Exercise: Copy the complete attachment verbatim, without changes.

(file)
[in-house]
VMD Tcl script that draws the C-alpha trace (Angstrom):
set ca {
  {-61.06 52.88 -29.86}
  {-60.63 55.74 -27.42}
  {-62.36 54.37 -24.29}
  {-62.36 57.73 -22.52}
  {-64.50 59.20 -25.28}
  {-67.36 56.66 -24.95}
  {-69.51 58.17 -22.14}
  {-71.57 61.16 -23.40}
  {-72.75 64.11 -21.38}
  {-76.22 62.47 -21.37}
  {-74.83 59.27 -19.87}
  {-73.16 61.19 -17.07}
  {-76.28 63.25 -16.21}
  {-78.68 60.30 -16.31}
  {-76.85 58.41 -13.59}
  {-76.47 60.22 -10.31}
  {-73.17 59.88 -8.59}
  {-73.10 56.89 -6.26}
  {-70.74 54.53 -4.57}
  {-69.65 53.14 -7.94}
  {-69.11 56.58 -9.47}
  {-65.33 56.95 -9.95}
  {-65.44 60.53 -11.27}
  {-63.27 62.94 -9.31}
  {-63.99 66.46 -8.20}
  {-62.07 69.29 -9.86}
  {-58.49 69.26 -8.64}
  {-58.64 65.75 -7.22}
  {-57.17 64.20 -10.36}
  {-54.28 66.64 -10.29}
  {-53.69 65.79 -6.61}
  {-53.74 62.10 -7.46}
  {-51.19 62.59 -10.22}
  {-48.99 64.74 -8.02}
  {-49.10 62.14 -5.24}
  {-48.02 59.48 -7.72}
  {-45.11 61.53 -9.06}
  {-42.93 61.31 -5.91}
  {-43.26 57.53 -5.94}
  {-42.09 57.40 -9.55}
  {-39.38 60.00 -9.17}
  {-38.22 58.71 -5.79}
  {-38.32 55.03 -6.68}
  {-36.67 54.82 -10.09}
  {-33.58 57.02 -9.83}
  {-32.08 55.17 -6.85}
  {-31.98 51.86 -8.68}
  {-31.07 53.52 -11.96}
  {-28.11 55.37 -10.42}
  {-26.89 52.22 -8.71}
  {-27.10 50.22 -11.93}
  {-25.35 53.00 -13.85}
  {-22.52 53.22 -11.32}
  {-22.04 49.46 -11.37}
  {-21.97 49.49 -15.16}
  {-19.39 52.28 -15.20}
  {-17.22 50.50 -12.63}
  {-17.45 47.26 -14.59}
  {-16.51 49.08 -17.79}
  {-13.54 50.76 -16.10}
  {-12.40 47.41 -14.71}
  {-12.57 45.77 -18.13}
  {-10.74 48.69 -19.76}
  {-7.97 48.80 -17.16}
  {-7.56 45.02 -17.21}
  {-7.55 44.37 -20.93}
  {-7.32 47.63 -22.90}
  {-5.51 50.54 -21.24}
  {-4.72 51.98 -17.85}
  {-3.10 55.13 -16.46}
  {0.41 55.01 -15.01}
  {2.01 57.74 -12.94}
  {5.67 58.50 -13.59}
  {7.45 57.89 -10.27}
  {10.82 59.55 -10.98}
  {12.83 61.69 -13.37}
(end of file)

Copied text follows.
[in-house]
VMD Tcl script that draws the C-alpha trace (Angstrom):
set ca {
  {-61.06 52.88 -29.86}
  {-60.63 55.74 -27.42}
  {-62.36 54.37 -24.29}
  {-62.36 57.73 -22.52}
  {-64.50 59.20 -25.28}
  {-67.36 56.66 -24.95}
  {-69.51 58.17 -22.14}
  {-71.57 61.16 -23.40}
  {-72.75 64.11 -21.38}
  {-76.22 62.47 -21.37}
  {-74.83 59.27 -19.87}
  {-73.16 61.19 -17.07}
  {-76.28 63.25 -16.21}
  {-78.68 60.30 -16.31}
  {-76.85 58.41 -13.59}
  {-76.47 60.22 -10.31}
  {-73.17 59.88 -8.59}
  {-73.10 56.89 -6.26}
  {-70.74 54.53 -4.57}
  {-69.65 53.14 -7.94}
  {-69.11 56.58 -9.47}
  {-65.33 56.95 -9.95}
  {-65.44 60.53 -11.27}
  {-63.27 62.94 -9.31}
  {-63.99 66.46 -8.20}
  {-62.07 69.29 -9.86}
  {-58.49 69.26 -8.64}
  {-58.64 65.75 -7.22}
  {-57.17 64.20 -10.36}
  {-54.28 66.64 -10.29}
  {-53.69 65.79 -6.61}
  {-53.74 62.10 -7.46}
  {-51.19 62.59 -10.22}
  {-48.99 64.74 -8.02}
  {-49.10 62.14 -5.24}
  {-48.02 59.48 -7.72}
  {-45.11 61.53 -9.06}
  {-42.93 61.31 -5.91}
  {-43.26 57.53 -5.94}
  {-42.09 57.40 -9.55}
  {-39.38 60.00 -9.17}
  {-38.22 58.71 -5.79}
  {-38.32 55.03 -6.68}
  {-36.67 54.82 -10.09}
  {-33.58 57.02 -9.83}
  {-32.08 55.17 -6.85}
  {-31.98 51.86 -8.68}
  {-31.07 53.52 -11.96}
  {-28.11 55.37 -10.42}
  {-26.89 52.22 -8.71}
  {-27.10 50.22 -11.93}
  {-25.35 53.00 -13.85}
  {-22.52 53.22 -11.32}
  {-22.04 49.46 -11.37}
  {-21.97 49.49 -15.16}
  {-19.39 52.28 -15.20}
  {-17.22 50.50 -12.63}
  {-17.45 47.26 -14.59}
  {-16.51 49.08 -17.79}
  {-13.54 50.76 -16.10}
  {-12.40 47.41 -14.71}
  {-12.57 45.77 -18.13}
  {-10.74 48.69 -19.76}
  {-7.97 48.80 -17.16}
  {-7.56 45.02 -17.21}
  {-7.55 44.37 -20.93}
  {-7.32 47.63 -22.90}
  {-5.51 50.54 -21.24}
  {-4.72 51.98 -17.85}
  {-3.10 55.13 -16.46}
  {0.41 55.01 -15.01}
  {2.01 57.74 -12.94}
  {5.67 58.50 -13.59}
  {7.45 57.89 -10.27}
  {10.82 59.55 -10.98}
  {12.83 61.69 -13.37}